A young woman talks with her doctor. The side-effect profile of tirzepatide, an Eli Lilly drug, was similar to other therapies approved to treat obesity that lowered blood sugar. The most common adverse effects were related to the gastrointestinal tract, including nausea, vomiting, diarrhea and constipation.
(iStock)

Tirzepatide is approved by the FDA under the brand name Mounjaro to improve blood sugar control for adults with type 2 diabetes, according to an FDA press release sent out last May.

The drug is given as an injection under the skin once a week.

Eli Lilly hoped to expand its use by conducting a double-blind randomized clinical trial known as SURMOUNT-1; sought to compare the efficacy and safety of tirzepatide with a placebo.

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“Participants taking tirzepatide lost up to 52 lb. (24 kg) in this 72-week phase 3 study,” the press release said last year.

Part of the reason more patients aren’t getting these obesity drugs is that their health insurance doesn’t cover these weight-loss drugs, a medical professional said.

Among participants taking the highest 15 mg dose, 63% of people achieved at least 20% body weight reduction as an important secondary endpoint, compared with 1.3% of those taking placebo.

More than half of the participants who took 10 mg also had at least a 20% reduction in body weight.

What are the side effects of tirzepatide?

The side effect profile of tirzepatide was similar to other therapies approved for the treatment of obesity that lowered blood sugar.

The most common adverse effects were related to the gastrointestinal tract, including nausea, vomiting, diarrhea and constipation.

Does health insurance cover tirzepatide?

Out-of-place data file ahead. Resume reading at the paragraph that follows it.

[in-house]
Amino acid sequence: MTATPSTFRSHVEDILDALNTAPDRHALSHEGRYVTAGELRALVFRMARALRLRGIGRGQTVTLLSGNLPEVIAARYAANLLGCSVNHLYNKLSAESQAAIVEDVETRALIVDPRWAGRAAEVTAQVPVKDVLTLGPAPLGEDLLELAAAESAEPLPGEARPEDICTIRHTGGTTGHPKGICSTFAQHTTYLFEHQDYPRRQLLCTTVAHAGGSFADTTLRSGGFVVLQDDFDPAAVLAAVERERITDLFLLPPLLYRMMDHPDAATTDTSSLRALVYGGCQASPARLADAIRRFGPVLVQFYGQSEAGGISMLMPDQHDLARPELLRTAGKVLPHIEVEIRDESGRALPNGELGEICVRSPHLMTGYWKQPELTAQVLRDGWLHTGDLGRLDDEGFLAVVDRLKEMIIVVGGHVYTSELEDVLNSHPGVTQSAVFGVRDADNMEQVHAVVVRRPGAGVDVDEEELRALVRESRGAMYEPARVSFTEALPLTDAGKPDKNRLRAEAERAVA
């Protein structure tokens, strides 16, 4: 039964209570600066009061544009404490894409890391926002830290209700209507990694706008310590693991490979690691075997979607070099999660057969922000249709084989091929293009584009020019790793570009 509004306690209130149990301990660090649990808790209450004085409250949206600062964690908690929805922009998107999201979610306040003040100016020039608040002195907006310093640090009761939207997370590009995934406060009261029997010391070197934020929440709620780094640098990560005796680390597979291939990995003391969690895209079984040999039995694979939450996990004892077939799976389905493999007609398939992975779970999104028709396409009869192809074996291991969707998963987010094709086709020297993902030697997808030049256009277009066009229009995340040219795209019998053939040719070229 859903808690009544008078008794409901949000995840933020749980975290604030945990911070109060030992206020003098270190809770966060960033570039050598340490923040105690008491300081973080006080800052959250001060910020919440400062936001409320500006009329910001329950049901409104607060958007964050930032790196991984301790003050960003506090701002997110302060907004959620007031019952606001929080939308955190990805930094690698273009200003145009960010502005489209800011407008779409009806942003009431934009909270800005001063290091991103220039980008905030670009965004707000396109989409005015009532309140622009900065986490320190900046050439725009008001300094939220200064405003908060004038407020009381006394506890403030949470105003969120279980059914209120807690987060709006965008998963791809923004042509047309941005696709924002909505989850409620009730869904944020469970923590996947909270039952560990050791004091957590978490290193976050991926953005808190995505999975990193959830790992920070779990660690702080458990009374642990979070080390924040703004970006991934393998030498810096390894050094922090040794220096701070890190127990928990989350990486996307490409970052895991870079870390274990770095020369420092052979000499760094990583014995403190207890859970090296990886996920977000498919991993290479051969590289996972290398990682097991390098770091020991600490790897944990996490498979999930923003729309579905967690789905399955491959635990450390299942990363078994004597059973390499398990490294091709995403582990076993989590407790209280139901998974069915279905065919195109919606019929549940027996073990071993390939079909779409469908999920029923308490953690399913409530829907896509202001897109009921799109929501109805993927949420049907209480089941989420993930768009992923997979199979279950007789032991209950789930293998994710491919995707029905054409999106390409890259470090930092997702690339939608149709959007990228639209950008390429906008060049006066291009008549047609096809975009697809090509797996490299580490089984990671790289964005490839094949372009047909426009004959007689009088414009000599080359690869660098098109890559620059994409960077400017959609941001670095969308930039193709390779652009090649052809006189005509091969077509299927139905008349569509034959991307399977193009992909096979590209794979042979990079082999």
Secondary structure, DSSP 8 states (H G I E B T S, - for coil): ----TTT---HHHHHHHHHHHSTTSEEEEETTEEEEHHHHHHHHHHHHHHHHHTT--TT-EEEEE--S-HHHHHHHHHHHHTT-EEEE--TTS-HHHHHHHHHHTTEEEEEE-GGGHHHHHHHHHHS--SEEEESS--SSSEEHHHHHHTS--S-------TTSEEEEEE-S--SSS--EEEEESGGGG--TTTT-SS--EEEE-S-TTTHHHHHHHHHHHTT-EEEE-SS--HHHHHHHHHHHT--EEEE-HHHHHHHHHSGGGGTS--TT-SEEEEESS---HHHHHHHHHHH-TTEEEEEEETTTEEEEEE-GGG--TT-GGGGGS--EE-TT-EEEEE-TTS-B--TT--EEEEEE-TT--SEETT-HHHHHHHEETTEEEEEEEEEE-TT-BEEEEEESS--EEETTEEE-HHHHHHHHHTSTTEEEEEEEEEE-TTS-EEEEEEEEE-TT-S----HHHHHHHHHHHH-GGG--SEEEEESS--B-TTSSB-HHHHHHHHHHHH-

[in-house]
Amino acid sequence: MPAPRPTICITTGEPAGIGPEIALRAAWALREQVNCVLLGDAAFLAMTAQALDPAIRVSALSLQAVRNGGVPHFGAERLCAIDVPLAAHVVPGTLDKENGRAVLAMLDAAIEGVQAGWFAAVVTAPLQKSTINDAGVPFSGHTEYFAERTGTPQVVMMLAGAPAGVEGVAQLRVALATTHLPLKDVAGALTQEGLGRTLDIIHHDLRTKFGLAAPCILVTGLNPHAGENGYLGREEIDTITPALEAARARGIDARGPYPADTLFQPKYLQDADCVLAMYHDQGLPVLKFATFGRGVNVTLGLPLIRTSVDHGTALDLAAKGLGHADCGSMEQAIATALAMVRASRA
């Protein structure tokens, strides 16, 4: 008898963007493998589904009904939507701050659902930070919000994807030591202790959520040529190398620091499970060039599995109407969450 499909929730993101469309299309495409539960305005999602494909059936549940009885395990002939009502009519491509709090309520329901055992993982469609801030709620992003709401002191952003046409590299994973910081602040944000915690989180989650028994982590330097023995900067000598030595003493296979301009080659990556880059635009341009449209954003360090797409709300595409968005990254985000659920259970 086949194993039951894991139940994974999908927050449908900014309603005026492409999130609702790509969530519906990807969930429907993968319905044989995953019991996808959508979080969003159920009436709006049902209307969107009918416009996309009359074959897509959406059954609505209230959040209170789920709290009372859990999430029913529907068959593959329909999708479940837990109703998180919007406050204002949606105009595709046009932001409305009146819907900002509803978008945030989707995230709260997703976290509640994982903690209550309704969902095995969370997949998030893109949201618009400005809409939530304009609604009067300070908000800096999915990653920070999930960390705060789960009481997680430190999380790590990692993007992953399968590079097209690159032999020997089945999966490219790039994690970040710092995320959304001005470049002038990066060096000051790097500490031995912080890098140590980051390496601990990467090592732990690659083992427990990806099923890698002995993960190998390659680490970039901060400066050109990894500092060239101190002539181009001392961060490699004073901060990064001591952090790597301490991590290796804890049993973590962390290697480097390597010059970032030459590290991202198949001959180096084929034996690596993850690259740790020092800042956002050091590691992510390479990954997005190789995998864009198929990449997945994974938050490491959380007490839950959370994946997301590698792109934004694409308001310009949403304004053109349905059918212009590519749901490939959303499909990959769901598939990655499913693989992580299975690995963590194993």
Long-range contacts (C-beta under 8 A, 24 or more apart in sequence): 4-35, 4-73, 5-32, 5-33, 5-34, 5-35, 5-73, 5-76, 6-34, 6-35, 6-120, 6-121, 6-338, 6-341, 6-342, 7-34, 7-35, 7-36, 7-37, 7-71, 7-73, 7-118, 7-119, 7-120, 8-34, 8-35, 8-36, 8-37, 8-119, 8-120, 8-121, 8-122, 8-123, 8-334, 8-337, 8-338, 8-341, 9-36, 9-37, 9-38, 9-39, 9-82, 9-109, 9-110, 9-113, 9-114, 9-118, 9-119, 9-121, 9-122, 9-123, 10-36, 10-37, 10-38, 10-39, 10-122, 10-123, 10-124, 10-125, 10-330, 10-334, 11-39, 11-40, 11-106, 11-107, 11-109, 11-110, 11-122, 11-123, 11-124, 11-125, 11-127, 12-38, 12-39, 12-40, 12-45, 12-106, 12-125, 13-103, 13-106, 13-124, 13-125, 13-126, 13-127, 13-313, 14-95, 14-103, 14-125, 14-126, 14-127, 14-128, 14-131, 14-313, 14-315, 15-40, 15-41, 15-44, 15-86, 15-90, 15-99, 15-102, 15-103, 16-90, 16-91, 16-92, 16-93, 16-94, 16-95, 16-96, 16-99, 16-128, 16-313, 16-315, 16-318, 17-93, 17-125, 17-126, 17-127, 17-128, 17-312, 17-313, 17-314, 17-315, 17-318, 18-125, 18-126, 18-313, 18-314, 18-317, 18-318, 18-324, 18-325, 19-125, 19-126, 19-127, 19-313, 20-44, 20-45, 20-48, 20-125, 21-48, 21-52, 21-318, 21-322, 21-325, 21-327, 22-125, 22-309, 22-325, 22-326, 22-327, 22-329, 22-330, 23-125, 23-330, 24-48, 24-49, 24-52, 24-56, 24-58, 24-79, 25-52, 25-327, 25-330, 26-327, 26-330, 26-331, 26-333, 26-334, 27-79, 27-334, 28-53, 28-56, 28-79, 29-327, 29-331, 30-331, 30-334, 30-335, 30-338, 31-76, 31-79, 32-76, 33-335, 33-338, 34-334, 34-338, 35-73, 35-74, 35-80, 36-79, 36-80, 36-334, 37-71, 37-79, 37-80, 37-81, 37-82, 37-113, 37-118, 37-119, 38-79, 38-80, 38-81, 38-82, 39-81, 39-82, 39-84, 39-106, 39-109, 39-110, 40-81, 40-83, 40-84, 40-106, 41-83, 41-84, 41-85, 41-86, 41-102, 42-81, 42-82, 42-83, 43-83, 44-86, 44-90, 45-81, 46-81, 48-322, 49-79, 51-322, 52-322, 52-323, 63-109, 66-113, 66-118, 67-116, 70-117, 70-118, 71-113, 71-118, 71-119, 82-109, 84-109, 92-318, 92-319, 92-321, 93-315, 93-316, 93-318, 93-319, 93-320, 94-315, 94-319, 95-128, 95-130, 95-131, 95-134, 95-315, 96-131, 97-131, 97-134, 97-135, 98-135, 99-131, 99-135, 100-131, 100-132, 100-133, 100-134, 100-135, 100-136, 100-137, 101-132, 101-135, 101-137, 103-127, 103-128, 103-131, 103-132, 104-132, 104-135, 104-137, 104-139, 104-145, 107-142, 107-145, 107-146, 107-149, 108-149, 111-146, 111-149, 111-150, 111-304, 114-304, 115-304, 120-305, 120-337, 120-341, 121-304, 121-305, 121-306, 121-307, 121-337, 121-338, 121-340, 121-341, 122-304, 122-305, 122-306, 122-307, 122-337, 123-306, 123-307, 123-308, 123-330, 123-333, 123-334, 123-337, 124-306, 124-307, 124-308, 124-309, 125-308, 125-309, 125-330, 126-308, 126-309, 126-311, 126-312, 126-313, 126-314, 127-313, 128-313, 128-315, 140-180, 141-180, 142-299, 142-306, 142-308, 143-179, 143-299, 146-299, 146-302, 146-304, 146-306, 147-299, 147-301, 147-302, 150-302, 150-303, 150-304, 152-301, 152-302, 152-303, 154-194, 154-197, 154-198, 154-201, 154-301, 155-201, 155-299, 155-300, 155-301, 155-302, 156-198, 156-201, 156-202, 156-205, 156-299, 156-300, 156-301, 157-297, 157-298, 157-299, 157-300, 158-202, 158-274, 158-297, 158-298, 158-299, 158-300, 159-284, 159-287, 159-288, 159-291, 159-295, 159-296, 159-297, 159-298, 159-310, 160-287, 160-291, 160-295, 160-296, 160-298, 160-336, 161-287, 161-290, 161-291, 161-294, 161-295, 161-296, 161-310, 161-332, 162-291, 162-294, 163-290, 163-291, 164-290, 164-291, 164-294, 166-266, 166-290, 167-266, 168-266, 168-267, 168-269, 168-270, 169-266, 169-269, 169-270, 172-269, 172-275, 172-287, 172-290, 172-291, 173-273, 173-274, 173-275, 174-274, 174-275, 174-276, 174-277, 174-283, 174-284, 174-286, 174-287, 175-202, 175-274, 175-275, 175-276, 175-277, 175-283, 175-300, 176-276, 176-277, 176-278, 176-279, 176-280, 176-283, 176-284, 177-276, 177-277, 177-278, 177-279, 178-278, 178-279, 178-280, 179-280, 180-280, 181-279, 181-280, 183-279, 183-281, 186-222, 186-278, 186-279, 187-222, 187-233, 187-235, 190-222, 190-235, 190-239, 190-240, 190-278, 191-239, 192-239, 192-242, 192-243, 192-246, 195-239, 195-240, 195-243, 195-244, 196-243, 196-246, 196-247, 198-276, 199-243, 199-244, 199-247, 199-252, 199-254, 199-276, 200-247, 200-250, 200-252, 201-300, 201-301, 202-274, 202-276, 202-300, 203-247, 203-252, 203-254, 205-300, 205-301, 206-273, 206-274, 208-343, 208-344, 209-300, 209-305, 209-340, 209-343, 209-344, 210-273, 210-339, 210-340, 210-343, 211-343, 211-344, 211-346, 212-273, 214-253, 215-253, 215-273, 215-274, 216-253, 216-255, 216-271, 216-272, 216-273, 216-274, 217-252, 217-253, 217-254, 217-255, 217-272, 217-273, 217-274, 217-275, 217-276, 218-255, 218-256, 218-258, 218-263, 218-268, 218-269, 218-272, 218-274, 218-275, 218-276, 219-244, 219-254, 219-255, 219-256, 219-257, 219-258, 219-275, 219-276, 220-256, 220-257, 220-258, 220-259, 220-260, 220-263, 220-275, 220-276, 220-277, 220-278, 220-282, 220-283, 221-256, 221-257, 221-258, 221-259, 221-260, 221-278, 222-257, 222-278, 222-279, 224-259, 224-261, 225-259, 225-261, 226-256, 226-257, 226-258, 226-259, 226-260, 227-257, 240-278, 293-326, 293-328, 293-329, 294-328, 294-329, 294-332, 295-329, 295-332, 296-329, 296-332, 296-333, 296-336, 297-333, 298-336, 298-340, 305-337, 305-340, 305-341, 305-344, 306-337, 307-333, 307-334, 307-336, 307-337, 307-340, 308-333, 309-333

“That will likely depend on the price if the drug is approved, so it’s hard to say without knowing the annual price,” said Sarah Emond, executive vice president and chief operating officer at the Institute for Clinical and Economic Review (ICER). non-profit, she told Fox News Digital.

Most insurers cover Victoza (liraglutide) and Ozempic (semaglutide) for the treatment of diabetes.

But only a few cover Saxenda (liraglutide) and Wegovy (semaglutide) for treating obesity, said Dr. Stanford of Boston.

“Insurers actually treat diabetes as a disease and cover [the costs of drugs for it]refusing to cover the same obesity drugs,” said a doctor in Boston.
(iStock)

The brands of the two drugs are different for treating obesity and diabetes, she emphasized, even though they are the same genetic drug for both indications.

“But insurers really treat diabetes as a disease and cover them, while refusing to cover the same drugs for obesity.”

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Only a few people who can benefit from medical treatments for obesity are receiving them, even though the drugs are considered safe and effective treatments, according to ICER’s recent report on obesity control.

Part of the reason more patients aren’t getting these types of obesity drugs, Emond said, is that health insurance doesn’t cover these weight-loss drugs.

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“In part, this lack of coverage is due to negative experience with previous generations of obesity drugs,” she said.

“However, given that obesity is a chronic disease with important long-term health consequences, it seems reasonable that new obesity therapies such as tirzepatide, if approved, [may] be covered not as an optional add-on determined by employers, but as a core element of health insurance.”

What could be a fair price for the drug?

ICER performs analyzes to calculate fair prices for new drugs, determining what price corresponds to the clinical benefit, noted Emond.

In its latest obesity management report, ICER looked at “Drug X”, which has a similar therapeutic profile to tirzepatide.

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“Based on the clinical data available at the time on patient benefit, a ‘fair’ price for tirzepatide could be around $13,000 annually,” noted Emond.

“If approved, we’re not sure what it might actually cost out of pocket for patients,” she also said.

“This will depend on several factors, including the price chosen by the manufacturer, as well as benefit design and form placement decisions by payers and employers.”